Fiona Hill's statements and my friends' personal experience to me is manifest proof of the decline in our society and the consequent erosion of social cohesion. We no longer "stand together." 

What have we become? 

I wrote this two days ago:  

Can we really believe that Canada isn't in the throes of the neoliberal order? In 2016 then Liberal finance minister, Bill Morneau, briefly parted the curtains when he told a gathering of Ontario Liberals that millennials and those who followed them would just have to get used to a future of "job churn" and scavenging a succession of precarious, low wage jobs in the "gig economy."

Morneau was describing the hellish economy the Liberals and their power-sharing partners, the Conservatives, have crafted for our nation. One party may throw more baubles to the plebs than the other but both zealously defend the neoliberal order that lays the nation low. There'll be no restoration of progressive democracy from those two, not while they can keep us shackled to their undemocratic electoral system.

How can a government so blithely consign its young people and the generations to follow them to this squalid fate?  How are we to stand together?


  1. You can have all the justice you can afford is now
    You can have all the justice / healthcare/ education / social life/ choice you can afford

  2. Hi, Lungta and thanks for the links. I found the social mobility map at the lisc web site interesting. And Americans once proudly boasted theirs was the "land of opportunity." It was, for a few post-war decades when the US had so many industrial and production advantages over the devastated former powerhouses, especially in Europe. But gradually the UK and western Europe rebounded while Japan anchored the Asian recovery. And then came Reagan and Thatcher worshipping at the altar of Milt Friedman and Freidrich Hayek.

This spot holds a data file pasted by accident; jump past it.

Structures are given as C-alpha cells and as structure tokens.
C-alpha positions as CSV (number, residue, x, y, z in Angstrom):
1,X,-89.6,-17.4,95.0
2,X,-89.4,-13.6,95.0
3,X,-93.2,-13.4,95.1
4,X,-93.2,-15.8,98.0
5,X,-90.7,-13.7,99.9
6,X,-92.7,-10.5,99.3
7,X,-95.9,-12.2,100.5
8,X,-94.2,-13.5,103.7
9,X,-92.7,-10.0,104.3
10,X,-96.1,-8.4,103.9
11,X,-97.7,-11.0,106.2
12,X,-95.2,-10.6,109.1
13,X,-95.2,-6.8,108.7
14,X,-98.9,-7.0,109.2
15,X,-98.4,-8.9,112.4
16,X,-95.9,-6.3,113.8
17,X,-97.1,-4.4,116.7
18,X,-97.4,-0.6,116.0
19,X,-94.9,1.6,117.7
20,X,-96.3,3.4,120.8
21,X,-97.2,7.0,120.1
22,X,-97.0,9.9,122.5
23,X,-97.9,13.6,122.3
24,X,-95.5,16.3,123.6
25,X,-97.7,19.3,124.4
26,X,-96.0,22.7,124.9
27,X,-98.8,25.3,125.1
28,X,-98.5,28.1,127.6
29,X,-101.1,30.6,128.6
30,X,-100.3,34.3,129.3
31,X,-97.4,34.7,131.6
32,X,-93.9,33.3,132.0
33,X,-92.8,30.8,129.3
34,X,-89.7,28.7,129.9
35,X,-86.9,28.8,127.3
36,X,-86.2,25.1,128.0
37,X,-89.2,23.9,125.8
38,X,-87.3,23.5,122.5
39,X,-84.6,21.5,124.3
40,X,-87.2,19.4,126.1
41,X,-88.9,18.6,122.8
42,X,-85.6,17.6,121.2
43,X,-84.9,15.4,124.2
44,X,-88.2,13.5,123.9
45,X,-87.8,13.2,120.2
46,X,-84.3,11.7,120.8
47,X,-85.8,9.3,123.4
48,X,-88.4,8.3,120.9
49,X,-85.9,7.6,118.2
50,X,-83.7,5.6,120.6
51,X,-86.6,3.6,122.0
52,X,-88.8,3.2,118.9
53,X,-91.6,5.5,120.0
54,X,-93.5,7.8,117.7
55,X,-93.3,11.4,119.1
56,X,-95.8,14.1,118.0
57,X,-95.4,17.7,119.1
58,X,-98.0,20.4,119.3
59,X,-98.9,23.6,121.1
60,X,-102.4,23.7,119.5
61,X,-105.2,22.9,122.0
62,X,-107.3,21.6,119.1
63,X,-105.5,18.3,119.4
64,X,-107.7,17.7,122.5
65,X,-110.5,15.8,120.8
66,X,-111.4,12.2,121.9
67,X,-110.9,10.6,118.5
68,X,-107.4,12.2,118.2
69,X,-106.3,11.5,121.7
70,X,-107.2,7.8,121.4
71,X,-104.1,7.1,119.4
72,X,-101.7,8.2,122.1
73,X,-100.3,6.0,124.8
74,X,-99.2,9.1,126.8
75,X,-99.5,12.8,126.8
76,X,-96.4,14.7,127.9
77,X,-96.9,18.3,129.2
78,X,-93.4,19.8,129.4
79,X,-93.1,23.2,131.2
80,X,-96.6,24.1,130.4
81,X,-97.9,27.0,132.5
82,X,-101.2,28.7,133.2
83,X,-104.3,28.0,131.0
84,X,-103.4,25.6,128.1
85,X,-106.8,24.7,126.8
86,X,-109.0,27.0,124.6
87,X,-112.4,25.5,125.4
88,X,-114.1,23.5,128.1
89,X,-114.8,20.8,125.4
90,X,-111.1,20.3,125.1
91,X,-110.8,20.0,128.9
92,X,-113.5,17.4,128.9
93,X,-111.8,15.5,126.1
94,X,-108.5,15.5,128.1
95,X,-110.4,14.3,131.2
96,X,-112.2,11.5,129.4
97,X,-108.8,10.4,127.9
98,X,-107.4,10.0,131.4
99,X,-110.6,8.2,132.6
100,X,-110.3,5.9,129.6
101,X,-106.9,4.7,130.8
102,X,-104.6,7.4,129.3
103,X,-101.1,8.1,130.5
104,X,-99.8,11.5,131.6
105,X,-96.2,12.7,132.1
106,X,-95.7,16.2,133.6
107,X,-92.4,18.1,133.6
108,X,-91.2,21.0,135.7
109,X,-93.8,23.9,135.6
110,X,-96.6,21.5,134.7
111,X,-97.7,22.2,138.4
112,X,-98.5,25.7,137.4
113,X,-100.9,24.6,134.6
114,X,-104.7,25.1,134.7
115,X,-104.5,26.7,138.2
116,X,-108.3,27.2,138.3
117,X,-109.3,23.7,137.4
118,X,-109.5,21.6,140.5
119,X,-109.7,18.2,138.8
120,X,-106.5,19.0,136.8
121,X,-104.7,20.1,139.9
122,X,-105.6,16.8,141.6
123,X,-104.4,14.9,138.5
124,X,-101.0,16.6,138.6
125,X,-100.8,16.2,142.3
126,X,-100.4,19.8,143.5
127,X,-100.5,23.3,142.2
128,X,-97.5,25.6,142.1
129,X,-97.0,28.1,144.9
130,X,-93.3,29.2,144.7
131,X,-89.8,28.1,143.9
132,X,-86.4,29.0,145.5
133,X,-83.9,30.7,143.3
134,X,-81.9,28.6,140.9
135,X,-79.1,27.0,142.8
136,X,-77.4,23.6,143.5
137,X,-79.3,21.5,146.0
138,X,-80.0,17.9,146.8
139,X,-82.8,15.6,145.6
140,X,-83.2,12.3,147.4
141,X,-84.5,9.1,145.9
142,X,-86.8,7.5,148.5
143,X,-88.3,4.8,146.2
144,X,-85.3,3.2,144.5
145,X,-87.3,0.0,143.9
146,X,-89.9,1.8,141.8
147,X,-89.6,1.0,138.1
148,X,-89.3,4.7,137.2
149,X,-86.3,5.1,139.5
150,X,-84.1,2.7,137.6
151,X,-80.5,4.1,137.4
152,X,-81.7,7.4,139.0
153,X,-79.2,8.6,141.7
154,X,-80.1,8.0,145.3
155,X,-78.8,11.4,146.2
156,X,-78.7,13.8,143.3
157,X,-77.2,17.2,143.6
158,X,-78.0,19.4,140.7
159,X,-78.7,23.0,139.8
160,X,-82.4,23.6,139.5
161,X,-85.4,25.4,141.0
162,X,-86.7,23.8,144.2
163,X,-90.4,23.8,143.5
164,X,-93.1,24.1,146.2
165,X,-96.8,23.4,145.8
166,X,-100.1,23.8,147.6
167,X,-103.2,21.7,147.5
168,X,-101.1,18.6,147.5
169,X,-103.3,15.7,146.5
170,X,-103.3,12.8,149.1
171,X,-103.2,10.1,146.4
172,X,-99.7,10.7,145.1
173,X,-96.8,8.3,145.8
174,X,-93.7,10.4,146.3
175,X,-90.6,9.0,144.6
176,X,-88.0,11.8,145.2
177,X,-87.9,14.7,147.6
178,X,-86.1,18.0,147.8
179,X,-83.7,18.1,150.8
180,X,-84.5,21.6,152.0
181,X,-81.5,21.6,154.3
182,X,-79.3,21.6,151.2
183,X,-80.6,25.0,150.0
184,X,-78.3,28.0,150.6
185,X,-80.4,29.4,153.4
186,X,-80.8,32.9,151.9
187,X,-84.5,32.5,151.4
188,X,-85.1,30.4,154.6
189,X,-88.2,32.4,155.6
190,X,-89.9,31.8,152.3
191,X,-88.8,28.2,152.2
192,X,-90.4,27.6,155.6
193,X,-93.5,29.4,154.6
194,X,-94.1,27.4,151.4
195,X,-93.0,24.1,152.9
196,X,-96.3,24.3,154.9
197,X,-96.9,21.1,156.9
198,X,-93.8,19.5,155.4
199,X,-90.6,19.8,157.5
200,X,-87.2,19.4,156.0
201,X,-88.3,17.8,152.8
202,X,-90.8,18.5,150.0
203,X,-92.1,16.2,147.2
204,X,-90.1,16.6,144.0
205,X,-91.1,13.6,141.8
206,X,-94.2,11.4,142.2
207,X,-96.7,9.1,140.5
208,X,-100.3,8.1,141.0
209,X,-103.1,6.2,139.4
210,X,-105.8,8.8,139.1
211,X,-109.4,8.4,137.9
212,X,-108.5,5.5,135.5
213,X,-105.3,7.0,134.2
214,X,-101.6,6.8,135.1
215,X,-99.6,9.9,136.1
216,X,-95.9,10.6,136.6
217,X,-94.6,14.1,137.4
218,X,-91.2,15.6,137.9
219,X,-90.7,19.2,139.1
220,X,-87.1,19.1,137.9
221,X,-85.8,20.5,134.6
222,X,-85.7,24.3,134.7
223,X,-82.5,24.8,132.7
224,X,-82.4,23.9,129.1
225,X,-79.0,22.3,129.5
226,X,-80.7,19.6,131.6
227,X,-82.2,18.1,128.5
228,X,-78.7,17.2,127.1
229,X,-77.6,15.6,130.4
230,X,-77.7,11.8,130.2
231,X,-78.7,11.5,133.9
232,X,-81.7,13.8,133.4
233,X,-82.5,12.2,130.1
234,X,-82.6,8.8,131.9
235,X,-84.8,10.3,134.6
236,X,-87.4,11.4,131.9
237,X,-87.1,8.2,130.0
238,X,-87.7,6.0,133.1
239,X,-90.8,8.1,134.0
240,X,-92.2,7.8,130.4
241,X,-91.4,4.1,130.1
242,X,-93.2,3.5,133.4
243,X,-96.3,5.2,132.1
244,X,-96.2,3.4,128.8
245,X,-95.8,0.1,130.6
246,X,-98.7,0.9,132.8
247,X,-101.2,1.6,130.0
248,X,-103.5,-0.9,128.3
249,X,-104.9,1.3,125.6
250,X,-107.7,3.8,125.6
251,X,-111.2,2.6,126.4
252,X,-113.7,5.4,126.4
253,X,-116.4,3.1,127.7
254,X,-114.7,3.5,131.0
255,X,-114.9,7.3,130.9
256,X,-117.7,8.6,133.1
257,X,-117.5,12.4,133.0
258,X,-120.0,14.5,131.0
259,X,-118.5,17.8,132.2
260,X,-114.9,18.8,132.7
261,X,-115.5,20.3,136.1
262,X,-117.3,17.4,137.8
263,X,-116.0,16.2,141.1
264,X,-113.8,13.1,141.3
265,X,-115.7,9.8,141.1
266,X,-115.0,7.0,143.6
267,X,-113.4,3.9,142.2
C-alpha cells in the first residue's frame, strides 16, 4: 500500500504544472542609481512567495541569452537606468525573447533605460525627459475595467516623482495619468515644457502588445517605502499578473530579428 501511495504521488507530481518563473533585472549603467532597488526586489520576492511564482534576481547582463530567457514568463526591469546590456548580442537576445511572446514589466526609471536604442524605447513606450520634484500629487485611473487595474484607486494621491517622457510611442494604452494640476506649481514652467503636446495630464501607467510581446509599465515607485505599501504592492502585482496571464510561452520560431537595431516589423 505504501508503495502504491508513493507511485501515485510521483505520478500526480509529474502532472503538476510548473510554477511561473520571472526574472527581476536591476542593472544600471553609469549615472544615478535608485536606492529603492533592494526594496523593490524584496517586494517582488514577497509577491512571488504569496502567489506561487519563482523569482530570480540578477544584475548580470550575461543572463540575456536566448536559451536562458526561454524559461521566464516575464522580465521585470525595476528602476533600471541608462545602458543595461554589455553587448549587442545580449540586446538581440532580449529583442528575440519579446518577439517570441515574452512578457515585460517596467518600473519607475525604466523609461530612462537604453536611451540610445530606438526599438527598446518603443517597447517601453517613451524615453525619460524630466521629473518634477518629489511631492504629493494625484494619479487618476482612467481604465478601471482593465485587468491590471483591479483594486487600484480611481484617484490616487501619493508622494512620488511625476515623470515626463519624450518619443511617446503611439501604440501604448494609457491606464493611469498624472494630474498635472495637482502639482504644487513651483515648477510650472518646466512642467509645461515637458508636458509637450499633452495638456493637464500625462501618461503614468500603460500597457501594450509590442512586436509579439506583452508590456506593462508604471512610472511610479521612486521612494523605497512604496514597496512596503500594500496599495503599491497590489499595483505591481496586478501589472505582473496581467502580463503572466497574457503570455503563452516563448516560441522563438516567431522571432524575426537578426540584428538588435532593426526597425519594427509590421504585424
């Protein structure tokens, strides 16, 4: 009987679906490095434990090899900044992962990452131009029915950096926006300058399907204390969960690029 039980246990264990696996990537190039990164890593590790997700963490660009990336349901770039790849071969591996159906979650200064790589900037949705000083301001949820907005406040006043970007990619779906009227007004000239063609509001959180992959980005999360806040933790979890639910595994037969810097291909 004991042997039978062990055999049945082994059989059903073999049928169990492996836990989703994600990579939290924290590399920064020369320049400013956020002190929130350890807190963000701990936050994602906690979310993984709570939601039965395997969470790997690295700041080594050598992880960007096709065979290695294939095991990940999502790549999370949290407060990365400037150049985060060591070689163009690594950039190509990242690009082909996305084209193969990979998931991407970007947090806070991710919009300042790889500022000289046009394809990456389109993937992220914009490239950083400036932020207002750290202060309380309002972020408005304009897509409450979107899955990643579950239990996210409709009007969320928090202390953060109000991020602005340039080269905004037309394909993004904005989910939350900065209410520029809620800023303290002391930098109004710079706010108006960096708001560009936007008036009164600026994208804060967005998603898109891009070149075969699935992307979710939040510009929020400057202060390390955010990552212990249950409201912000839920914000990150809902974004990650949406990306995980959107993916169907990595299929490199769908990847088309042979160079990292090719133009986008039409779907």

3. Re,
    especially in Europe. But gradually the UK and western Europe rebounded while Japan anchored the Asian recovery. And then came Reagan and Thatcher

    With a 'somewhat untouched;' world to grow in to post WWII western economies had the world at their feet.
    The world is much different now .
    We should not expect the same continuation of expanding wealth for all in a world of diminishing resources and major population explosion.
    For sure ; Thatcher and Reagan changed the narrative but not the facts or reality.
    Thatcher and Reagan's actions will go down in history as the beginning of the end!


    1. We, the children of the immediate postwar era, grew up in a strange time. As humans are wont to do, we took the entirely unnatural world in which we were raised as "normal." We didn't understand it as a transitional era in which our prosperity was launched by the devastation of others.

      We were force fed all sorts of fantasies. One of my favourites was the myth that capitalism was the economic flip side of democracy. As American as mom's apple pie. Ours was an Ozzie and Harriet world. Then China proved that capitalism can flourish in an authoritarian state.